College Finance help

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College Finance help

Postby KyleA » Sun Sep 01, 2013 1:04 pm

Hello, my name is Kyle and I recently came to college to pursue a finance major. One day I would like to be a financial planner/analyst, and while I'm still going through my first semester, I am thinking of doing some personal investing to give myself experience and to put a dent out of those loans before the interest kicks in :)

I have been saving my money since I was 5 years old and opened my first savings account with $90 in 2001. Since then I rarely spend much and I got an allowance from my parents every month for doing chores. Since this money is now sitting in the bank, and I paid for all my textbooks and necessities, I was wondering If any investments are smart to do at this moment. I do not want to give out my actual dollar amount, but i will give u a hint by saying it is multiple thousands :)

I do not want any risky/longterm investment plans, since I will be needing the money in 4 years, just looking to accrue some interest while it is sitting there. I have done CDs before, and It was great, but the interest rates are way too low right now. I was wondering If I could do, like a money my market account safely, or something of that nature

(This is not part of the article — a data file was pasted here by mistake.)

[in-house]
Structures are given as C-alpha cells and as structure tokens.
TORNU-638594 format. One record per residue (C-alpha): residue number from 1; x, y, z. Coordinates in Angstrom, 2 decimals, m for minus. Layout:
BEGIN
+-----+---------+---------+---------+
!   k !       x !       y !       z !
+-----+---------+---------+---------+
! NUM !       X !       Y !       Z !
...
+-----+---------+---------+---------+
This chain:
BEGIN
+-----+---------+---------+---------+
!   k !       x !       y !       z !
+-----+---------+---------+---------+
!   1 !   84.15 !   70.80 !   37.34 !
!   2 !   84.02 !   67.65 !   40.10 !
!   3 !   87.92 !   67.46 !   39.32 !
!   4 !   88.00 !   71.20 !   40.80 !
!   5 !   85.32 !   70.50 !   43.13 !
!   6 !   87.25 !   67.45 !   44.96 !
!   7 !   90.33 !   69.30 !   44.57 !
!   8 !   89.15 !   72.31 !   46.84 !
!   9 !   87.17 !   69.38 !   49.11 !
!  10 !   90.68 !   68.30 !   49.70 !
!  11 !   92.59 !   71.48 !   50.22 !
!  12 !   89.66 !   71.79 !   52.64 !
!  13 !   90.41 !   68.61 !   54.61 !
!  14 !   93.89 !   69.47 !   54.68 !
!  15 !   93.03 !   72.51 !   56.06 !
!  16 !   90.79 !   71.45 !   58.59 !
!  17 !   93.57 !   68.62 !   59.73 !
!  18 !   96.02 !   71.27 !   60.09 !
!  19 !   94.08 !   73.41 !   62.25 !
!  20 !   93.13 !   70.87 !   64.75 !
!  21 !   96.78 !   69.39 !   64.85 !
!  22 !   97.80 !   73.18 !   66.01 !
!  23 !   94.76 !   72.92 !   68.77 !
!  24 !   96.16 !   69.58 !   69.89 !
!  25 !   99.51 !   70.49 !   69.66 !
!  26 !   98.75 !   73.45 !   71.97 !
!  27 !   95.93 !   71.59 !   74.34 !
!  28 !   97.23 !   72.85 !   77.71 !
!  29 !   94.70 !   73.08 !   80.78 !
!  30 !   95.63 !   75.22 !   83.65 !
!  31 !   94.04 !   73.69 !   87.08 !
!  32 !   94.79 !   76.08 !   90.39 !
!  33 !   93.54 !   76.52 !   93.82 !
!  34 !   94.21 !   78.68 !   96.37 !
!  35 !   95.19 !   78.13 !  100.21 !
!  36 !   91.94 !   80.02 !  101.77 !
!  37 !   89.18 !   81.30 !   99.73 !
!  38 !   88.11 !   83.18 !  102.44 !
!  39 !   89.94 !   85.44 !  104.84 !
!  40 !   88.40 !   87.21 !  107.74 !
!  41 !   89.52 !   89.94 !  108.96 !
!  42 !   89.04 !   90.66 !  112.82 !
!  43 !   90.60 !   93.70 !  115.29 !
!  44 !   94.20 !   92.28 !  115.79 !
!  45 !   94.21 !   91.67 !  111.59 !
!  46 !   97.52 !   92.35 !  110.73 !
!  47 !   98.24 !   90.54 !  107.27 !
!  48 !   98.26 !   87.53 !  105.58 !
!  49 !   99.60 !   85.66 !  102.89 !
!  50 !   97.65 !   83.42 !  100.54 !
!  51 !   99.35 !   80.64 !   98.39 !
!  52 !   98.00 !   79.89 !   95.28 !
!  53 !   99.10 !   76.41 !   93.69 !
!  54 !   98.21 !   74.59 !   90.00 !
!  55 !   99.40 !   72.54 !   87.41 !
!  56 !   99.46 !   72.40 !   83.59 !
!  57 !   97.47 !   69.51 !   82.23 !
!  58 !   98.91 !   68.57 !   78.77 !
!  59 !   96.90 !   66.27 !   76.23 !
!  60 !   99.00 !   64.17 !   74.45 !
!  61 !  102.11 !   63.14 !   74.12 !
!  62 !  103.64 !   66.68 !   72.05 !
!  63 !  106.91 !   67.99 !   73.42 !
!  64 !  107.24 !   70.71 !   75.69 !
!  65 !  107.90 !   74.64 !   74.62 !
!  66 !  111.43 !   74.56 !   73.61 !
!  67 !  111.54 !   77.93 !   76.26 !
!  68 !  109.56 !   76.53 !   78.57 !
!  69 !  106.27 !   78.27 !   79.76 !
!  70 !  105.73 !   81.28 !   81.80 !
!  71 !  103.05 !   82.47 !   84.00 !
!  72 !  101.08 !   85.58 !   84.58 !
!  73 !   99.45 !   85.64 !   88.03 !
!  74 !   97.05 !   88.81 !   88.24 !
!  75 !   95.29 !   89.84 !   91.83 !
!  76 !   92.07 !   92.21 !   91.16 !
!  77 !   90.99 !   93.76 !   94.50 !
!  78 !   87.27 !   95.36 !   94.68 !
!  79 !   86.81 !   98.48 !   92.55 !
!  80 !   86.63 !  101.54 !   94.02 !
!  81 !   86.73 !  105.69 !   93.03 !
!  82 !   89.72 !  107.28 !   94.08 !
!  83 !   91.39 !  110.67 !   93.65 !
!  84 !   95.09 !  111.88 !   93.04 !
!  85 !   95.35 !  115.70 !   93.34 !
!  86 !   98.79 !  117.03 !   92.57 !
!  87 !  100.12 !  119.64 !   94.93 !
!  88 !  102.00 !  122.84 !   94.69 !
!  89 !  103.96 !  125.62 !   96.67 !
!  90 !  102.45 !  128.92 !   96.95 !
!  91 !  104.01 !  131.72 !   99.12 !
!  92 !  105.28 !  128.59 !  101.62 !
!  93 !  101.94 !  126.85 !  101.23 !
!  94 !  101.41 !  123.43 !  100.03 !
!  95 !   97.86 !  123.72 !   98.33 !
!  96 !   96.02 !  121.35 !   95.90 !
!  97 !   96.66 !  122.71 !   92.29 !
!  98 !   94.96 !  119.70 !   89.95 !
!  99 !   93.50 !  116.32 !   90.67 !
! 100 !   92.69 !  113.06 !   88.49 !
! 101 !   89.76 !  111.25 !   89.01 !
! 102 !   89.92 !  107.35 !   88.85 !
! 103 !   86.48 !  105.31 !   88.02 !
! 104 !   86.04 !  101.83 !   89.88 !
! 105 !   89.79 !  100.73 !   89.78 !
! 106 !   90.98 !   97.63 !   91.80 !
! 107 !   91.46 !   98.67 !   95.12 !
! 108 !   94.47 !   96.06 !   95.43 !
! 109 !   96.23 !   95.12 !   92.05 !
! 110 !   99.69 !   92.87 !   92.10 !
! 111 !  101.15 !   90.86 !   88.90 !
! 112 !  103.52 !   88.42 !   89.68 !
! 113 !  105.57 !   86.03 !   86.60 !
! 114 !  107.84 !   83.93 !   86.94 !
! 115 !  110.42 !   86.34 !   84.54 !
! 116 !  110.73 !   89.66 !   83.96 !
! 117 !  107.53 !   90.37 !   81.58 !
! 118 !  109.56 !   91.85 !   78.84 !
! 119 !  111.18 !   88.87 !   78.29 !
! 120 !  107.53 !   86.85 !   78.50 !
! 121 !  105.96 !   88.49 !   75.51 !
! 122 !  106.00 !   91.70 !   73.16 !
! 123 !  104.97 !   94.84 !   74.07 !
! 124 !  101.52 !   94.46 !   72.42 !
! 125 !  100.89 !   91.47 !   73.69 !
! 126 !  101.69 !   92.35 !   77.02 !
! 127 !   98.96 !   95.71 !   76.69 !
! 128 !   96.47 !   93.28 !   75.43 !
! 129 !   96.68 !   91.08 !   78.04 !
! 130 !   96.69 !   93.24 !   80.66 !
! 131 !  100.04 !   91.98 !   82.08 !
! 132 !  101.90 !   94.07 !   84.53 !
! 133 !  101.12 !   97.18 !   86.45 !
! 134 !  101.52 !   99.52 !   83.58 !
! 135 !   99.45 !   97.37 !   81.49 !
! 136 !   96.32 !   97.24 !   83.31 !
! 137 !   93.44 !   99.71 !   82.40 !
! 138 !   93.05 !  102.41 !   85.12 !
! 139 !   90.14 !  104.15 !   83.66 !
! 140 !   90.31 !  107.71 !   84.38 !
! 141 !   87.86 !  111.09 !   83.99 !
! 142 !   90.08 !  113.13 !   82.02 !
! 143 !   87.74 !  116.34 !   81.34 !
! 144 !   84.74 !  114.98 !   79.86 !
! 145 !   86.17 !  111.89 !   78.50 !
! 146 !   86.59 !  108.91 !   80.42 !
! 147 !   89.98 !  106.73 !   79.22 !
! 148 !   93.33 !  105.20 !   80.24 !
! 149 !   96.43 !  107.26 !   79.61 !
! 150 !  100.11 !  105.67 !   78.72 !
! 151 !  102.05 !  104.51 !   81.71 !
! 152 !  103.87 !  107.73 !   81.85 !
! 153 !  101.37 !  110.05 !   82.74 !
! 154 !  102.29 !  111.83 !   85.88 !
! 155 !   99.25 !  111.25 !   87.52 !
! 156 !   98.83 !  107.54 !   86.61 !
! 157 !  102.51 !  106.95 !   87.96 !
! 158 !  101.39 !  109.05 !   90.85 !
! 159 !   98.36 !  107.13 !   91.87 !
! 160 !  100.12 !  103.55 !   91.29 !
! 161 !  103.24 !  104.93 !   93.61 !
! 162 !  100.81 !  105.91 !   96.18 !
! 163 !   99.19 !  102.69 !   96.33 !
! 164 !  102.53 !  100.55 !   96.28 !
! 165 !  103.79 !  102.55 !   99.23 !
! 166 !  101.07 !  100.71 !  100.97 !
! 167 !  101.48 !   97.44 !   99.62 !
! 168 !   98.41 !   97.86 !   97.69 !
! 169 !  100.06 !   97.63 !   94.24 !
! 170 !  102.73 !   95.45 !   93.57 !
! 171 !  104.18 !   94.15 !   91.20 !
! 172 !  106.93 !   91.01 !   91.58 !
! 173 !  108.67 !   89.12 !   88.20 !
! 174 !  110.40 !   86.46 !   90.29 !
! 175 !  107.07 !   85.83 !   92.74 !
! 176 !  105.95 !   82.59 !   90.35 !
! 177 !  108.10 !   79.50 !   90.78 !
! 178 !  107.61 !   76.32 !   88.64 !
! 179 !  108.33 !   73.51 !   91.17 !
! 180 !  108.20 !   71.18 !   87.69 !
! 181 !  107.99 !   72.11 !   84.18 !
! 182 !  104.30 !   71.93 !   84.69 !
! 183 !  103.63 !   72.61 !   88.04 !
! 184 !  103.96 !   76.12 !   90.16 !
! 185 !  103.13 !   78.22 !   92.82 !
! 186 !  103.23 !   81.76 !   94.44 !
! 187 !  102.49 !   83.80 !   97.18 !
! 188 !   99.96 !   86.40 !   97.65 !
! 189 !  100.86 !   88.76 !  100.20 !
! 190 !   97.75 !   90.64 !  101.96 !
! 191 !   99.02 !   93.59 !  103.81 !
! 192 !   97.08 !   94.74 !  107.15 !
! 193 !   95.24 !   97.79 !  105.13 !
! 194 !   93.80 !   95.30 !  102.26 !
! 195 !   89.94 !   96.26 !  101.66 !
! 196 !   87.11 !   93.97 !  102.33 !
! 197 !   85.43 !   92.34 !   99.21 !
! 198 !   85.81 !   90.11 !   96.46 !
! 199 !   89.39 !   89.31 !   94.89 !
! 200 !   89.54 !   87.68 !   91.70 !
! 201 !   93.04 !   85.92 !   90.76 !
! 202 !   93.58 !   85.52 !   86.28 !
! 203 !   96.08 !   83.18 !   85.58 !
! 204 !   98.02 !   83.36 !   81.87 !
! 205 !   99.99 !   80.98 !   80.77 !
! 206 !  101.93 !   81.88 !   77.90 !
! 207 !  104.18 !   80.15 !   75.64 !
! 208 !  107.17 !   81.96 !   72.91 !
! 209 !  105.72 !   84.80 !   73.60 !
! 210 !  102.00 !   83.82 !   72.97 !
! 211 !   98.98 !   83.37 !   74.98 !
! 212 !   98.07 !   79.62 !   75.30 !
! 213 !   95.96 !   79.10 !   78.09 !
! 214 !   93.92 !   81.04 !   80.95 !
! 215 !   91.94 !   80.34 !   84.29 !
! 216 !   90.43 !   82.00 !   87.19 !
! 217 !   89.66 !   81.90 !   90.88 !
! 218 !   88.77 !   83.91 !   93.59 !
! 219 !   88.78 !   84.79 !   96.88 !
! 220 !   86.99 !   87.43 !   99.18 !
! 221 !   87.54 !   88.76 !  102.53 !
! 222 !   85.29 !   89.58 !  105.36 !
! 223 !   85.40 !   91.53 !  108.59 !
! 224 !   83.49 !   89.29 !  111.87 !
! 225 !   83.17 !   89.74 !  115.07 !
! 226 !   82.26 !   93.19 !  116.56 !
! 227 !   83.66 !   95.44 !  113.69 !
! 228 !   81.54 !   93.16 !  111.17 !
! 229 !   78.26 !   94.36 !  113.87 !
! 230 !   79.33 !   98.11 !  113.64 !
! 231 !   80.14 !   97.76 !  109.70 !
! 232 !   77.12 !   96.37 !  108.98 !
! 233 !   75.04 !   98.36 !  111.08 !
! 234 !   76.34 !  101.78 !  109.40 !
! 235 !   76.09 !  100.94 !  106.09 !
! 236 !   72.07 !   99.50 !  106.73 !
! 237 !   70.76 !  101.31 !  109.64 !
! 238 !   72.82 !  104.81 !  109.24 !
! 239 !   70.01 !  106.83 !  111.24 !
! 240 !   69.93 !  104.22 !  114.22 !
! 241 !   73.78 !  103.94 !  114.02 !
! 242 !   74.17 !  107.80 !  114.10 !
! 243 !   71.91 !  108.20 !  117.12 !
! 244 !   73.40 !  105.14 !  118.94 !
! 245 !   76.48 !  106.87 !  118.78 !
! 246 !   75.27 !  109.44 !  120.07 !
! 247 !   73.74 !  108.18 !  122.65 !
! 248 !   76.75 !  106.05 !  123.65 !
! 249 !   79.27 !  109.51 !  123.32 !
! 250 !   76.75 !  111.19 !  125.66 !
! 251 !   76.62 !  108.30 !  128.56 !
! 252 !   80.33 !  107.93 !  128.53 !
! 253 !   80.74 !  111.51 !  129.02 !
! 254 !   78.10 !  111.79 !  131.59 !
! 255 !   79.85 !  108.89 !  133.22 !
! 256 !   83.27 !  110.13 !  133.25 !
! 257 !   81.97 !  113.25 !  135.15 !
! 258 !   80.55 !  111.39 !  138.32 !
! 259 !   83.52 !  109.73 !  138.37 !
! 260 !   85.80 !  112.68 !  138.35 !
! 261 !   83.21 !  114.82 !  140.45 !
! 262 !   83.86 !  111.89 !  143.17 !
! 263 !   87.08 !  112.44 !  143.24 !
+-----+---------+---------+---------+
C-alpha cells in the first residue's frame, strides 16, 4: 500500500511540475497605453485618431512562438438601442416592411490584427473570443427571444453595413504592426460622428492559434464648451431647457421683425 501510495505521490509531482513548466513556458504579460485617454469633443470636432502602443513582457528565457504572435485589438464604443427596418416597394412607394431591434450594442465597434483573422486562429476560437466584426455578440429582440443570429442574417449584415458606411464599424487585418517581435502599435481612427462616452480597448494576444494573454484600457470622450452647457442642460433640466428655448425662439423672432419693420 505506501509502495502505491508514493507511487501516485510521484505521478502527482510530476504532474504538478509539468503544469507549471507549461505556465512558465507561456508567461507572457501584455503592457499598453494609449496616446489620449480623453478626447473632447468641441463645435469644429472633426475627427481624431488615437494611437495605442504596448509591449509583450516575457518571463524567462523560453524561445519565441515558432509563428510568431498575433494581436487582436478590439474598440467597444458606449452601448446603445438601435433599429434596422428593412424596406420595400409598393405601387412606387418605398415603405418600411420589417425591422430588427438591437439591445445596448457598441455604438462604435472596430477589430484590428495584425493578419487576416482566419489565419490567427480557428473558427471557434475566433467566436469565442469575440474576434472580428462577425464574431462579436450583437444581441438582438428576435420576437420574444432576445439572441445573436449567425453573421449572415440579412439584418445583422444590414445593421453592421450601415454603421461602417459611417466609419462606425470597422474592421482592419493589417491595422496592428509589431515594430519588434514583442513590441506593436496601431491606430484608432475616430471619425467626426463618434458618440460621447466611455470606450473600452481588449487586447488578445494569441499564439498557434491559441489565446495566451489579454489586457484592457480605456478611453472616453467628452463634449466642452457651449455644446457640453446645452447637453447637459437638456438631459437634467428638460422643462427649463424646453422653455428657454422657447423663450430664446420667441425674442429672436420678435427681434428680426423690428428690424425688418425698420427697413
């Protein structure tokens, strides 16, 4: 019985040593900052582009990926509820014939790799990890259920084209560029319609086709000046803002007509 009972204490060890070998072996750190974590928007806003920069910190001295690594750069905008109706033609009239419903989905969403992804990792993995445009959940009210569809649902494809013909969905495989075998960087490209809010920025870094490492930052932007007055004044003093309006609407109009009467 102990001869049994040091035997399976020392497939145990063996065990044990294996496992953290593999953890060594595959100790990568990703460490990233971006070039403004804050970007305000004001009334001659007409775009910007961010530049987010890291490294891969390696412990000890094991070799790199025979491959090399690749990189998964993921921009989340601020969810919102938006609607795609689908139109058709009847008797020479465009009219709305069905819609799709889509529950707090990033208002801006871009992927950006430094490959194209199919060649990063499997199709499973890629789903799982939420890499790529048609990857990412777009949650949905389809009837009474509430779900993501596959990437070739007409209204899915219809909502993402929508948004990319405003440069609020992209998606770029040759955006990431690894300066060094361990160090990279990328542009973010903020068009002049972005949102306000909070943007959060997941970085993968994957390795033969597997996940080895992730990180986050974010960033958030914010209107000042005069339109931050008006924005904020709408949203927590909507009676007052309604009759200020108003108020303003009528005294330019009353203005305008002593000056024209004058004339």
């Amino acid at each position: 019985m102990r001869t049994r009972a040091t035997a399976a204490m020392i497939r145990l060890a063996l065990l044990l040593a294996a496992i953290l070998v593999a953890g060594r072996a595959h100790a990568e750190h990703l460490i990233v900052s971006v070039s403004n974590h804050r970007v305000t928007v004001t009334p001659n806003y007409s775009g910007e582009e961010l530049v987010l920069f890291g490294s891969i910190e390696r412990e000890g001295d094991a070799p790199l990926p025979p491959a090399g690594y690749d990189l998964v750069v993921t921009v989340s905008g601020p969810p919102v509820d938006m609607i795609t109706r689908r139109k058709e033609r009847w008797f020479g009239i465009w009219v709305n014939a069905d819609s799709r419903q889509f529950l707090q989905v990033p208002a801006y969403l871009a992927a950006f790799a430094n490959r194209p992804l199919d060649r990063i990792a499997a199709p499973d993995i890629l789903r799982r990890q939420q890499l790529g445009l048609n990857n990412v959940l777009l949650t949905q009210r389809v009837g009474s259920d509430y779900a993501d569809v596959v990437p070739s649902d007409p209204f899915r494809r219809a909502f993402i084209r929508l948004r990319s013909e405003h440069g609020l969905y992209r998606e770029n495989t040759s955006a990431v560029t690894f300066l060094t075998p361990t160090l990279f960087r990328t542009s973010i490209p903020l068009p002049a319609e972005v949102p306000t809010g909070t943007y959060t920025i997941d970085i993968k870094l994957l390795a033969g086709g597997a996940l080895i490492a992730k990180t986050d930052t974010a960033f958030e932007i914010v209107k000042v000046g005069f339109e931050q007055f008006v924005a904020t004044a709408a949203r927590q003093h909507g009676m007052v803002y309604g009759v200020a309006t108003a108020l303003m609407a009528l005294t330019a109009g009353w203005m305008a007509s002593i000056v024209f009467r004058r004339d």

Thank you guys in advance!
Kyle
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Re: College Finance help

Postby LadyGeek » Sun Sep 01, 2013 1:26 pm

Welcome! Investing is part of a bigger financial planning picture. You need to do this in order, take a look in the wiki: Financial planning

Since you want to go into financial planning, think about each step along the way. What are your goals in the next few years (graduate)? How do you plan to fund this? You'll need a budget.

Once that is done, be sure you have a sufficient emergency fund. Then, you can start investing ("Implement the plan").

Put everything together, then see if you have enough room for investing.

If you think you have enough to invest, consider that you are asking for income safety - you need that money to pay your bills. Check this wiki article: Risk and return: an introduction, pay attention to "there is no such thing as a free lunch." IOW, you may want to stick with CDs.
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Re: College Finance help

Postby KyleA » Sun Sep 01, 2013 2:00 pm

LadyGeek wrote:Welcome! Investing is part of a bigger financial planning picture. You need to do this in order, take a look in the wiki: Financial planning

Since you want to go into financial planning, think about each step along the way. What are your goals in the next few years (graduate)? How do you plan to fund this? You'll need a budget.

Once that is done, be sure you have a sufficient emergency fund. Then, you can start investing ("Implement the plan").

Put everything together, then see if you have enough room for investing.

If you think you have enough to invest, consider that you are asking for income safety - you need that money to pay your bills. Check this wiki article: Risk and return: an introduction, pay attention to "there is no such thing as a free lunch." IOW, you may want to stick with CDs.


Thank you for your response!

So you are saying that in order for me to heavily invest I would need time, and in the period of my life I do not have sufficient funds to invest because I will need the money soon? And before I start investing I need to set some money aside for bills and other expenses?